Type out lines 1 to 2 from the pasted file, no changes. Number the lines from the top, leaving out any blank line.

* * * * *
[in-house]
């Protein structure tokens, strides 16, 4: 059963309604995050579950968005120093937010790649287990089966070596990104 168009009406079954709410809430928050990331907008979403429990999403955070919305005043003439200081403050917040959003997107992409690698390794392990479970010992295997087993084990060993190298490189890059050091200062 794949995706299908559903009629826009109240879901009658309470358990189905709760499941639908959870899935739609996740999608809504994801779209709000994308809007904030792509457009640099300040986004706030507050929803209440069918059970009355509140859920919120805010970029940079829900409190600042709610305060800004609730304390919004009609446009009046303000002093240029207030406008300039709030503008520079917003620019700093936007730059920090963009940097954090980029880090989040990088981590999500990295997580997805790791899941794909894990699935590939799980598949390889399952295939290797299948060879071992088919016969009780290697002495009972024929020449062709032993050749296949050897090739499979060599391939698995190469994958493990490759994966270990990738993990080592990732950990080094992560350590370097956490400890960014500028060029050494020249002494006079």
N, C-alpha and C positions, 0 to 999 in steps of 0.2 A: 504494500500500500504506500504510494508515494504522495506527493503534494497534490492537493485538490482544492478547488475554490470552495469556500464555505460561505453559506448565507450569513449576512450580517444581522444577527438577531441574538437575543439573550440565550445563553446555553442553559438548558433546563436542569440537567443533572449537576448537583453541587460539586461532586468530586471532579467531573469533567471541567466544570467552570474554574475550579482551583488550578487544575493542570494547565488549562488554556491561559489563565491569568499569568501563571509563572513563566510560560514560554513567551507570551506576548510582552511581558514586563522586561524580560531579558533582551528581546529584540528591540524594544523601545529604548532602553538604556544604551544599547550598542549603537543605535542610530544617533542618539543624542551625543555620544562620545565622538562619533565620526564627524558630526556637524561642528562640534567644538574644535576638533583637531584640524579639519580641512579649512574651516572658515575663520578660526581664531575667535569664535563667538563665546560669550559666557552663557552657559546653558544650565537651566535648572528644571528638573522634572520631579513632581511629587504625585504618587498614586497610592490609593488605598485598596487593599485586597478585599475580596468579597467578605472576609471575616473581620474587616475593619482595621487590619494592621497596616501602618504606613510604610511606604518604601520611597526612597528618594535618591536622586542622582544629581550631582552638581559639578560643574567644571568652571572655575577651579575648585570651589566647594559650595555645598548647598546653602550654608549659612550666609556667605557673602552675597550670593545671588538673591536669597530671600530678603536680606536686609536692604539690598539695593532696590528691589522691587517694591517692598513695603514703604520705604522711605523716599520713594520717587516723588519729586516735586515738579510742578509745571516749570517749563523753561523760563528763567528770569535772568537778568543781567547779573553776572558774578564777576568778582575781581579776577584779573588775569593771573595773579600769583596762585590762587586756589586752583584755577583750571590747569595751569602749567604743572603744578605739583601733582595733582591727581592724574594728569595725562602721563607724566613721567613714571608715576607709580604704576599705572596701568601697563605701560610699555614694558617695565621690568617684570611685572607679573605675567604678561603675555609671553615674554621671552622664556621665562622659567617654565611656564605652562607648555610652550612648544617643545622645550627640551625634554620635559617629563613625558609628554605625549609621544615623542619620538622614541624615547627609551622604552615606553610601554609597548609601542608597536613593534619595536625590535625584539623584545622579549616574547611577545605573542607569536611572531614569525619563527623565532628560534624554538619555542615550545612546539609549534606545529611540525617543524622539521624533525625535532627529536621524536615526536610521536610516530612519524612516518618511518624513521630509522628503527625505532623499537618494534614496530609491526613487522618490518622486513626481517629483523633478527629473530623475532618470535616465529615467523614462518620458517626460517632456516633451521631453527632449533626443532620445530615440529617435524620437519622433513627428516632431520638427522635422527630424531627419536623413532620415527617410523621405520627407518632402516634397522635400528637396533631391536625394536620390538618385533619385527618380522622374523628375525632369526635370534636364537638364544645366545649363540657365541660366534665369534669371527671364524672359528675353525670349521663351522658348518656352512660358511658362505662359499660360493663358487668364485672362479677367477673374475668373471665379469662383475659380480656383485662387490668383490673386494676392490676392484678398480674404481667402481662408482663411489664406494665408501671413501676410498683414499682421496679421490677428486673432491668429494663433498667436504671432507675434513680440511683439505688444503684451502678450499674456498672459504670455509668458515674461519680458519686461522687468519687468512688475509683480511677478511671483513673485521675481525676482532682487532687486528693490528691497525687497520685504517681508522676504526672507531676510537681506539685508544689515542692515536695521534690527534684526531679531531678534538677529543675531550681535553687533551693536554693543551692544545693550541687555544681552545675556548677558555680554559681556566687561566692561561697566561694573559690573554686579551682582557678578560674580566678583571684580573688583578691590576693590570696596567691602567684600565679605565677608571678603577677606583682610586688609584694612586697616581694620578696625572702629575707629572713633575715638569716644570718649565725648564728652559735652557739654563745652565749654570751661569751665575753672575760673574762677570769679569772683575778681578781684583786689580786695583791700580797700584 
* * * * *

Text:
[in-house]
């Protein structure tokens, strides 16, 4: 059963309604995050579950968005120093937010790649287990089966070596990104 168009009406079954709410809430928050990331907008979403429990999403955070919305005043003439200081403050917040959003997107992409690698390794392990479970010992295997087993084990060993190298490189890059050091200062 794949995706299908559903009629826009109240879901009658309470358990189905709760499941639908959870899935739609996740999608809504994801779209709000994308809007904030792509457009640099300040986004706030507050929803209440069918059970009355509140859920919120805010970029940079829900409190600042709610305060800004609730304390919004009609446009009046303000002093240029207030406008300039709030503008520079917003620019700093936007730059920090963009940097954090980029880090989040990088981590999500990295997580997805790791899941794909894990699935590939799980598949390889399952295939290797299948060879071992088919016969009780290697002495009972024929020449062709032993050749296949050897090739499979060599391939698995190469994958493990490759994966270990990738993990080592990732950990080094992560350590370097956490400890960014500028060029050494020249002494006079």